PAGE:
A business exit strategy, or a succession plan, requires a strong organized plan for the unexpected. That includes preparing for contingencies like financial hardship, disability, injury, and death. Plus, it means having a plan for the succession or transfer of ownership of your business when you are ready to retire (voluntary exit) or when you become disabled, divorced, or deceased (involuntary exit). In fact, a successful exit plan may in fact have very different terms, prices and conditions based on whether the exit is voluntary or involuntary or may be two separate plans all together.
A comprehensive evaluation of your business’s succession is critical to a company’s long-term health and stability. Without one, the company will simply die with the controlling group or within a short period of time after the exit of key men and women operating it. In order to have a solid strategy, leverage the expertise of an experienced succession planning attorney. This will help you to identify, assess, and create a succession plan for your company.
There are plenty of challenges that must be addressed in proper succession planning. Some of the most important to work through with your attorney include the following:
- The size of your organization determines your ability to provide opportunities for advancement, along with employees with the potential and the drive to advance their careers to move the organizations forward;
- Issues with your financial resources, so that your employees remain content with adequate salaries and benefits;
- The nature of funding may be an issue as more organizations rely on project funding as opposed to core funding;
- Looking at temporary staff and consultants as part of the talent pool available to your company;
- Senior managers who stay in their positions for too long or have expectation rights that are unrealistic;
- Management that no longer has the skills needed for the top job;
- The requirements of your company’s executive leadership have changed;
- Your company’s leader is no longer making a meaningful and productive contribution to the company;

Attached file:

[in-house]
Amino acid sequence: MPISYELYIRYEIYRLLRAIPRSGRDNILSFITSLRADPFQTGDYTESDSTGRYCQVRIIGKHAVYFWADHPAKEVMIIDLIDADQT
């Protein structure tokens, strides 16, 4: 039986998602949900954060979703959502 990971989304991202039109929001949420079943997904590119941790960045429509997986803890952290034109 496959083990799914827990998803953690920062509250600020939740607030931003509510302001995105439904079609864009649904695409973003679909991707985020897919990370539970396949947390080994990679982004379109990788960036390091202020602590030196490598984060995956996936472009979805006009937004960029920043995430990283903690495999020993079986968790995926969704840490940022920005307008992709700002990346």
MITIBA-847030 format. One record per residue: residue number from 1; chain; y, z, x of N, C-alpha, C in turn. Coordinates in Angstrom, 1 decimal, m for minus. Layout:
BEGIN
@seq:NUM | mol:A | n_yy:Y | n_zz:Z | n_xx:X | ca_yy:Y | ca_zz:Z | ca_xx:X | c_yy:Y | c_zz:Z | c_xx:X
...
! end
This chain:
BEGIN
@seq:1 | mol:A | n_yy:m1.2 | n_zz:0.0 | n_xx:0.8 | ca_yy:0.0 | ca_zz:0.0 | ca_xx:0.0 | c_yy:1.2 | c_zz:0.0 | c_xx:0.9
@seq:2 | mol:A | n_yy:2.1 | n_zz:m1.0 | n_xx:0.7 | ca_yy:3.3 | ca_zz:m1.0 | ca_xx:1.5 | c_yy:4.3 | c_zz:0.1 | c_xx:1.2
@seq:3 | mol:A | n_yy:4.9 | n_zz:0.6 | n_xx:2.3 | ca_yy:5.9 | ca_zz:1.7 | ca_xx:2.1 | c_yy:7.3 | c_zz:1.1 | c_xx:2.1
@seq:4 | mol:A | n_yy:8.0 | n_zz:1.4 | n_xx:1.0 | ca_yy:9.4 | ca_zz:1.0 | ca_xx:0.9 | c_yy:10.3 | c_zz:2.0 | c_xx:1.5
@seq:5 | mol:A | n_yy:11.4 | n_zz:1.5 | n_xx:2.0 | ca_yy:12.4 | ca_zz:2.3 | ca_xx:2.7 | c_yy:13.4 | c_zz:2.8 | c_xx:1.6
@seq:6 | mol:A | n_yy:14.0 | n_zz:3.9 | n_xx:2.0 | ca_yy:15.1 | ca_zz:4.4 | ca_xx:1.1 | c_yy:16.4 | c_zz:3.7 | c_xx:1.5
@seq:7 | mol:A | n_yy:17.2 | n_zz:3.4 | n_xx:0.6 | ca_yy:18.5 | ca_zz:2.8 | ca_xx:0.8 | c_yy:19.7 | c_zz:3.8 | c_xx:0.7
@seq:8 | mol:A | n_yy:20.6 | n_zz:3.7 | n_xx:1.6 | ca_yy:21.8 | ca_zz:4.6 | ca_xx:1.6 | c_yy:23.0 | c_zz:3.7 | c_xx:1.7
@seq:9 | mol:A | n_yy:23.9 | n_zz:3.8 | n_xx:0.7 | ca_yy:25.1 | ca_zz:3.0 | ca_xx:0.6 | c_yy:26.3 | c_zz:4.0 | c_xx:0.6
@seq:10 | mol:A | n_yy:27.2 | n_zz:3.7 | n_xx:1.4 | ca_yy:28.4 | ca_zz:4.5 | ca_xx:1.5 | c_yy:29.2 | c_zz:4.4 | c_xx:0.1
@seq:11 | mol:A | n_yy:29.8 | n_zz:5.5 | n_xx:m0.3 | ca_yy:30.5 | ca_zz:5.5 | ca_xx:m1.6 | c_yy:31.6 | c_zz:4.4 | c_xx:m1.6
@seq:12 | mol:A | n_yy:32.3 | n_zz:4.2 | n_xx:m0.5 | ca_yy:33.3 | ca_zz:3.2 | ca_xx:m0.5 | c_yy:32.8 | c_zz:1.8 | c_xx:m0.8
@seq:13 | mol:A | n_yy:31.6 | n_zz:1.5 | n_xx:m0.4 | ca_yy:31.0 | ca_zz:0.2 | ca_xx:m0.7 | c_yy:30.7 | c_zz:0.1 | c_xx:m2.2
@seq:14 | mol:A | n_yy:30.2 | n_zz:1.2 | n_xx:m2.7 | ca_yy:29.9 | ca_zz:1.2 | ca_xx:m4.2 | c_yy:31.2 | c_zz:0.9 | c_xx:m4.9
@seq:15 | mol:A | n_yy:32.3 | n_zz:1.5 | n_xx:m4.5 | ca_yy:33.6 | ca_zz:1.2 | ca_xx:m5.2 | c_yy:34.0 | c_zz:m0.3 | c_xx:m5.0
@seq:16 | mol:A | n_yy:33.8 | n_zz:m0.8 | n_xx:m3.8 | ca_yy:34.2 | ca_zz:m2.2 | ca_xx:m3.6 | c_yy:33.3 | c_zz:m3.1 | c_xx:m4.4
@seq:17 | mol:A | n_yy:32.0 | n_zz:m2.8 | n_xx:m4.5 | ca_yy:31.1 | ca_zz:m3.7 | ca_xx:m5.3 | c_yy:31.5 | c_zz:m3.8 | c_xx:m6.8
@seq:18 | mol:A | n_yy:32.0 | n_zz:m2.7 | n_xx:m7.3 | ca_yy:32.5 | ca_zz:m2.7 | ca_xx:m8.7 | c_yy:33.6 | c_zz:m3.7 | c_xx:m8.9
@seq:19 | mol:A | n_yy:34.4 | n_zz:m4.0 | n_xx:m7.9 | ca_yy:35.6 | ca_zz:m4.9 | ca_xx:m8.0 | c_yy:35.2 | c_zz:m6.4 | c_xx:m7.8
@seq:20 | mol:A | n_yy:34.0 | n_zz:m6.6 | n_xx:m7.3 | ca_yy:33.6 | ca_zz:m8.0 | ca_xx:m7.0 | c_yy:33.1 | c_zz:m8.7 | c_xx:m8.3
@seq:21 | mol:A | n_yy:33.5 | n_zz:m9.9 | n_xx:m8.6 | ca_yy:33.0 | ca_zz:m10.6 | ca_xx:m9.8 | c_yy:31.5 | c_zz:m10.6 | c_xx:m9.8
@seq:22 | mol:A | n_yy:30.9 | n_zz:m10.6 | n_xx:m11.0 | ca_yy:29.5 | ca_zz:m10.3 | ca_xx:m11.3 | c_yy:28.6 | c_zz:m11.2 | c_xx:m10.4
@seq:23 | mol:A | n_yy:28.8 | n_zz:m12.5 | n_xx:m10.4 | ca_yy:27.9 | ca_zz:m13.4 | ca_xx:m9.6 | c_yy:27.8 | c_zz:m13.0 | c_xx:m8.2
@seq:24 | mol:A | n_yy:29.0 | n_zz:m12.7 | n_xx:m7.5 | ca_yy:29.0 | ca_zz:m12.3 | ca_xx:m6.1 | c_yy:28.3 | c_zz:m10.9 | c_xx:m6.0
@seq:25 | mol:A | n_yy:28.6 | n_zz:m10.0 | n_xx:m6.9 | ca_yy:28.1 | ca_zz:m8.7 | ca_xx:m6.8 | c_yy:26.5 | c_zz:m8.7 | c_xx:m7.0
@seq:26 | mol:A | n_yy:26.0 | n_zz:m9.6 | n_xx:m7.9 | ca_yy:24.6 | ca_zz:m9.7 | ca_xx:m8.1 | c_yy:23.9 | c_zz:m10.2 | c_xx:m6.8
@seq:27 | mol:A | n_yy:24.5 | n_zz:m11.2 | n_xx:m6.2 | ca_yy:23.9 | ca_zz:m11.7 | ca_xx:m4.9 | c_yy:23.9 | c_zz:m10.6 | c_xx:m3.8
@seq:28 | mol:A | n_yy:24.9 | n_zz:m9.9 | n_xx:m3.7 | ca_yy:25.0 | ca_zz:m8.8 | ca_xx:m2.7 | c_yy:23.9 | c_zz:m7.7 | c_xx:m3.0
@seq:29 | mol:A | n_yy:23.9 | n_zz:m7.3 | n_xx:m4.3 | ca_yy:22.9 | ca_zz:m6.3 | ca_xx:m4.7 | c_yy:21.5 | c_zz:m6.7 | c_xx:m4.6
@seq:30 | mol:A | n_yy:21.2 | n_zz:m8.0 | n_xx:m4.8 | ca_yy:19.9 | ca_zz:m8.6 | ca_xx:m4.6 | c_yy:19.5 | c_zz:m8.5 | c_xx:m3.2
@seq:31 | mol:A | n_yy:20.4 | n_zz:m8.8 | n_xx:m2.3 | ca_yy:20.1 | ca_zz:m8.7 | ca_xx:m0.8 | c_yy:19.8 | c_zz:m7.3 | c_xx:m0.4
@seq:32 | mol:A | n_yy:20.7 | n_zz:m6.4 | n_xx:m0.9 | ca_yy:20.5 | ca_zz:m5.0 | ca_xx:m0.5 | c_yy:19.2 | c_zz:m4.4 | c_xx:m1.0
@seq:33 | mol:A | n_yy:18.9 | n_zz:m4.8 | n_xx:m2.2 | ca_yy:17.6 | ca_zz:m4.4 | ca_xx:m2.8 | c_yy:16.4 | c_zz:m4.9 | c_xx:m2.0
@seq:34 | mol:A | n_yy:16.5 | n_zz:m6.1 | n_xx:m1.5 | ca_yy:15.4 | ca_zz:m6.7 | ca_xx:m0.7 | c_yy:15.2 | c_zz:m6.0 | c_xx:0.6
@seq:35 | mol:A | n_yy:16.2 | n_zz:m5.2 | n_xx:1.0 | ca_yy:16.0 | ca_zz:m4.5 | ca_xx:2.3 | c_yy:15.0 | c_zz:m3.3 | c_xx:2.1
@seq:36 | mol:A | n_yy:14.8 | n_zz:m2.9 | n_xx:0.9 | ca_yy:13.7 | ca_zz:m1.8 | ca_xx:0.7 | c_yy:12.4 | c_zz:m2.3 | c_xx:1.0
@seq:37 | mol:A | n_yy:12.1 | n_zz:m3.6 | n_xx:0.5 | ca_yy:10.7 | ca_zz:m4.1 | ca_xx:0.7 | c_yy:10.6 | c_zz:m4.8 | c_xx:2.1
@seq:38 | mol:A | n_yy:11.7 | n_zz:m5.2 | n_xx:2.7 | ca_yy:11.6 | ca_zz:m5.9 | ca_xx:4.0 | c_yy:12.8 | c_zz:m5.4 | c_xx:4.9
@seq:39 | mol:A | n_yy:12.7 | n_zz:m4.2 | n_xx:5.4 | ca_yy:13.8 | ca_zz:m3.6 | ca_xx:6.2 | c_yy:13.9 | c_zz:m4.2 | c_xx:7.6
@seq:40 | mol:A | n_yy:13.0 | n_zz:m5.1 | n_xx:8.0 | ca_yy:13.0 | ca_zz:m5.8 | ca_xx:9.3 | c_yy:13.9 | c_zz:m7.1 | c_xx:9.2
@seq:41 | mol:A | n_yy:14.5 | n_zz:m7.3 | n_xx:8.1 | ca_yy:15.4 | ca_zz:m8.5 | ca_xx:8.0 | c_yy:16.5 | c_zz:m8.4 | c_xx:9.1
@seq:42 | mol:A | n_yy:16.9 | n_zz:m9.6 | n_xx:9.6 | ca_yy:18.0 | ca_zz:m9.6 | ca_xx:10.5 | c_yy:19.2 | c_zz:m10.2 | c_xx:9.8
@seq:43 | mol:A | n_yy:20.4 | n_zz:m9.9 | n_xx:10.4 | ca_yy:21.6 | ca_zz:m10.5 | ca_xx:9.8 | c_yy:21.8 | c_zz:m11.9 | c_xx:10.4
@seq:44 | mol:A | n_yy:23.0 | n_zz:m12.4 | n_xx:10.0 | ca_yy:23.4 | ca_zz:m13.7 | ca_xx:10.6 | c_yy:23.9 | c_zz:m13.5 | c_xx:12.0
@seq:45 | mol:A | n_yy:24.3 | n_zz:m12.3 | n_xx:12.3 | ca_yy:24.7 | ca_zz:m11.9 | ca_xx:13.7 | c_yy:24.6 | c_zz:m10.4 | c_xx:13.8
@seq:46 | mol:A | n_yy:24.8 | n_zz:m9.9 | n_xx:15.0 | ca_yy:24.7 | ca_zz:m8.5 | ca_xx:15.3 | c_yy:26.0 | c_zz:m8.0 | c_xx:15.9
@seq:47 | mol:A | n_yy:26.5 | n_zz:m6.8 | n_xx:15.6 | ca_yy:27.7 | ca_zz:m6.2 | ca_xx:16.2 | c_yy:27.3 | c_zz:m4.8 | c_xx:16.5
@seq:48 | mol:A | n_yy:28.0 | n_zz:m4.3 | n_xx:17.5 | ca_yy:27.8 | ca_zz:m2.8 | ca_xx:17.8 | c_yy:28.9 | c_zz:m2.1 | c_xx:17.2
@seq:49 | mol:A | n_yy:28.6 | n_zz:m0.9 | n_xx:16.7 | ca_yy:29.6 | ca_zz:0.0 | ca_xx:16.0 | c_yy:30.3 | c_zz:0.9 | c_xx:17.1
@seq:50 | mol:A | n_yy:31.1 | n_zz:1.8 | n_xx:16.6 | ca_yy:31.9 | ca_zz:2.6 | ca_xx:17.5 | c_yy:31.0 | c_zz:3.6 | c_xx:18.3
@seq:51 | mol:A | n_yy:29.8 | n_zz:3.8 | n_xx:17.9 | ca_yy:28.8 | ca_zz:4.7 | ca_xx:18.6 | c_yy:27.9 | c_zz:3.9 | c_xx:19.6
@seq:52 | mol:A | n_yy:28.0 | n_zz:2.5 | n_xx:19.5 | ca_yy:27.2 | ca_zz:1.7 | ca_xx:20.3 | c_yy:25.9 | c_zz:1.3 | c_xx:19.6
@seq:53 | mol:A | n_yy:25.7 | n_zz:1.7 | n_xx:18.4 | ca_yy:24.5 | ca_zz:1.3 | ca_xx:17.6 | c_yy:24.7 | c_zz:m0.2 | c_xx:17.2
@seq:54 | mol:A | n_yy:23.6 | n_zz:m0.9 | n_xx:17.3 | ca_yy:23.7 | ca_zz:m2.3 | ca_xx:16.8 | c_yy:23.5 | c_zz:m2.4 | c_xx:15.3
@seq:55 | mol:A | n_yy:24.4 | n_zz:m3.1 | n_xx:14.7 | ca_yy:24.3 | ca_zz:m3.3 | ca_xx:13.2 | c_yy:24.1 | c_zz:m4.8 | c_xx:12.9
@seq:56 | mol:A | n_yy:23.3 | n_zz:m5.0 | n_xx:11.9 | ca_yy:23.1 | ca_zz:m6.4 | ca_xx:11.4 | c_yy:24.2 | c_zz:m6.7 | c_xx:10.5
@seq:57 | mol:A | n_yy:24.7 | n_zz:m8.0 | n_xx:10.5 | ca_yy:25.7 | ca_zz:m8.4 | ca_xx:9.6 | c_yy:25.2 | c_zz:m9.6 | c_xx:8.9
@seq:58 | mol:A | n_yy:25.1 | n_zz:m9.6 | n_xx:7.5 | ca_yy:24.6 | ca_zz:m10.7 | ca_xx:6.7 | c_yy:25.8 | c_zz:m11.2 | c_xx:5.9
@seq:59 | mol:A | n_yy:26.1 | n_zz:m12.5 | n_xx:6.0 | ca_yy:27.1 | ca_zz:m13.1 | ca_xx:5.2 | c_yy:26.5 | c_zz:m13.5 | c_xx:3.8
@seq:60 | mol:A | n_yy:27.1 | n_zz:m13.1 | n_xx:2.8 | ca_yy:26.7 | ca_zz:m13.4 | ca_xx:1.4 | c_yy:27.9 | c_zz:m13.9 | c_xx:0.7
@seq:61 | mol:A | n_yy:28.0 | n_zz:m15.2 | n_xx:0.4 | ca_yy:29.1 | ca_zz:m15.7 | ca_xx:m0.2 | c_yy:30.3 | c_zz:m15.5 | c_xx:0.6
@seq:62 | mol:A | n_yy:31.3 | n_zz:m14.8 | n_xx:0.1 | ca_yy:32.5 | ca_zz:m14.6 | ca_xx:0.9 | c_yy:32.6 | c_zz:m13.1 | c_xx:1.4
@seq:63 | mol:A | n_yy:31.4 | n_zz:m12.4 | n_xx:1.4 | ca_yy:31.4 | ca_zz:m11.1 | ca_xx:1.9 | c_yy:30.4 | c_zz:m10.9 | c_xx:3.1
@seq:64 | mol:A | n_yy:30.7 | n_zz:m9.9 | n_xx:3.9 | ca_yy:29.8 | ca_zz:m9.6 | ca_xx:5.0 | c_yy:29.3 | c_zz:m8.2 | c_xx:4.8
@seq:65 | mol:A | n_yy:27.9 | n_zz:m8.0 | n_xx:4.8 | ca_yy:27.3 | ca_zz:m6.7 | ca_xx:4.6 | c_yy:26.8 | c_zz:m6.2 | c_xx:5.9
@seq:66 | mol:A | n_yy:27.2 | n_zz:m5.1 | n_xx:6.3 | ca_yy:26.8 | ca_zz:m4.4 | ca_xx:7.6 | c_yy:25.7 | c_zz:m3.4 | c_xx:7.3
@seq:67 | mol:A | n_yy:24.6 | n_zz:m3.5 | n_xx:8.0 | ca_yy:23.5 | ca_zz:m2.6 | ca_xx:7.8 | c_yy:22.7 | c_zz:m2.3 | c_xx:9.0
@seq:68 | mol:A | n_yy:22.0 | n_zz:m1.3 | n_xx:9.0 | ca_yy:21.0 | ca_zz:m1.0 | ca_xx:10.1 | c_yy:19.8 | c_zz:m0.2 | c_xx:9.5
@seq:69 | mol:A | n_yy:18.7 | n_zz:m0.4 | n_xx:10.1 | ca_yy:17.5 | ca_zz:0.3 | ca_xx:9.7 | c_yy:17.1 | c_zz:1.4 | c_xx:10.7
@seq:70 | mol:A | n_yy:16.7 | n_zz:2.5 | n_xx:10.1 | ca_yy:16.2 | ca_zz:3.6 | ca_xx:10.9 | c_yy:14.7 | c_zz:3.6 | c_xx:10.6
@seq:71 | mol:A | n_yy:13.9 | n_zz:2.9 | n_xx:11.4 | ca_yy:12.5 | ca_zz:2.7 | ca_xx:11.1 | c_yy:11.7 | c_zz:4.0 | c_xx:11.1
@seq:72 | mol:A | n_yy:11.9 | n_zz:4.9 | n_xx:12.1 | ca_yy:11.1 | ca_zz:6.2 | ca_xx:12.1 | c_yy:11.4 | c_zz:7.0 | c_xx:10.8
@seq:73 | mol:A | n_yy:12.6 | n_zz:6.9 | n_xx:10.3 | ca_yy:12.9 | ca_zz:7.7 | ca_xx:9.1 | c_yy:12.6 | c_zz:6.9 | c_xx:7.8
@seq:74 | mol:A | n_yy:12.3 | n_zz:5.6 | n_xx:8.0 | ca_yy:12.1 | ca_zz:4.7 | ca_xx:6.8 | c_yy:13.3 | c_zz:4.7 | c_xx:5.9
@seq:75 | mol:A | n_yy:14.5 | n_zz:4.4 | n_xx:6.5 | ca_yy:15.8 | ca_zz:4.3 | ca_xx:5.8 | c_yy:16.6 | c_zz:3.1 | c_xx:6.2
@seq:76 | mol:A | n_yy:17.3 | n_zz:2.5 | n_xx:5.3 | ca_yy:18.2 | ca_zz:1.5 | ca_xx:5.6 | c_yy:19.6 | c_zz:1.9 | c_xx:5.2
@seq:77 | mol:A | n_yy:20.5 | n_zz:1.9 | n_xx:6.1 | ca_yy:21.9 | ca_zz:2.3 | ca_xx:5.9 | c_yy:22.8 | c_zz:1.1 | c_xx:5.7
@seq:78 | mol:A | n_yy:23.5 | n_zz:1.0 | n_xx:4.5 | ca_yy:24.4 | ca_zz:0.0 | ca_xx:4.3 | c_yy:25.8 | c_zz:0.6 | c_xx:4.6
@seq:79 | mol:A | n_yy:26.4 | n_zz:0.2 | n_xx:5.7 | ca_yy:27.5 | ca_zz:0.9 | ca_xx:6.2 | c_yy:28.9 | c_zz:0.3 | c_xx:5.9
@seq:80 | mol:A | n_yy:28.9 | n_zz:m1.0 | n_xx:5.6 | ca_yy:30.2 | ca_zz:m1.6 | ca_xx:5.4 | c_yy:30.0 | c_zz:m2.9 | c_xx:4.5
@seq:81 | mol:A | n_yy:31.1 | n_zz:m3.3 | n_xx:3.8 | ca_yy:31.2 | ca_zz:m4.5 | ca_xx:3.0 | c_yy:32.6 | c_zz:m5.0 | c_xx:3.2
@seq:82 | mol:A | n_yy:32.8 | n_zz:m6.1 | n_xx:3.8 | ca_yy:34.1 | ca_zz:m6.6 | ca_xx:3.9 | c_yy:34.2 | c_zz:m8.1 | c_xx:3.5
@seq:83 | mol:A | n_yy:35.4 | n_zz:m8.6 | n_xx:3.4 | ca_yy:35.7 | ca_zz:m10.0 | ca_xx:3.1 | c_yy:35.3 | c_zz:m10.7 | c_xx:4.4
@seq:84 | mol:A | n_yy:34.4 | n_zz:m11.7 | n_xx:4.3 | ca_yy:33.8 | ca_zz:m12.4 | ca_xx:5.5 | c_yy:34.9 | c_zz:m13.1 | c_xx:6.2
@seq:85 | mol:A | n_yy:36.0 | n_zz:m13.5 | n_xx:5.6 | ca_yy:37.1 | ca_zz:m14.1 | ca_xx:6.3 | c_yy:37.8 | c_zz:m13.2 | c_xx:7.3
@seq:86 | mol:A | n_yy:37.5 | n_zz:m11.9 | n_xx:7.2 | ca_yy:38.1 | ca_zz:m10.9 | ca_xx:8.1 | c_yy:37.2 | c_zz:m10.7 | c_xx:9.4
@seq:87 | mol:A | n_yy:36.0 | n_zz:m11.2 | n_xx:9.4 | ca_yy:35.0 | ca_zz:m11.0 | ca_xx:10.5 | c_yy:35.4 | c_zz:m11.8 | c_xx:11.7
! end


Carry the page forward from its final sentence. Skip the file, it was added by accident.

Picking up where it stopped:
- Failing to strategically include promising employees in the succession plan, rather than including those who are disinterested, unmotivated, or lack the capacity to advance;
- Inadequate training and development will mean employees who are not ready for a promotion;
- Your succession plan doesn’t promote people regularly, resulting in potential successors leaving the organization for other opportunities; and
- Poor communication, which creates confusion and unrest within the company with staff speculation about the true details of the succession plan.
These and other challenges must be addressed so that your company has a successful transition of leadership. Failing to do so may mean the failure of your business.
Your company must create a formal succession plan to increase your chances of success and a more lucrative sale of your business.
Succession planning for your medical practice should start today. Contact NM Law, APC (949-253-0000) to speak to an experienced succession planning attorney about your practice and your plans for the future.
Disclaimer: This article is intended to provide a general summary of laws in the State of California and should not be construed as a legal opinion nor a complete legal analysis of the subject matter. Noelle Minto is an attorney at NM Law, APC in Tustin, California, a law firm specializing in Trusts & Estates and Business Transactions.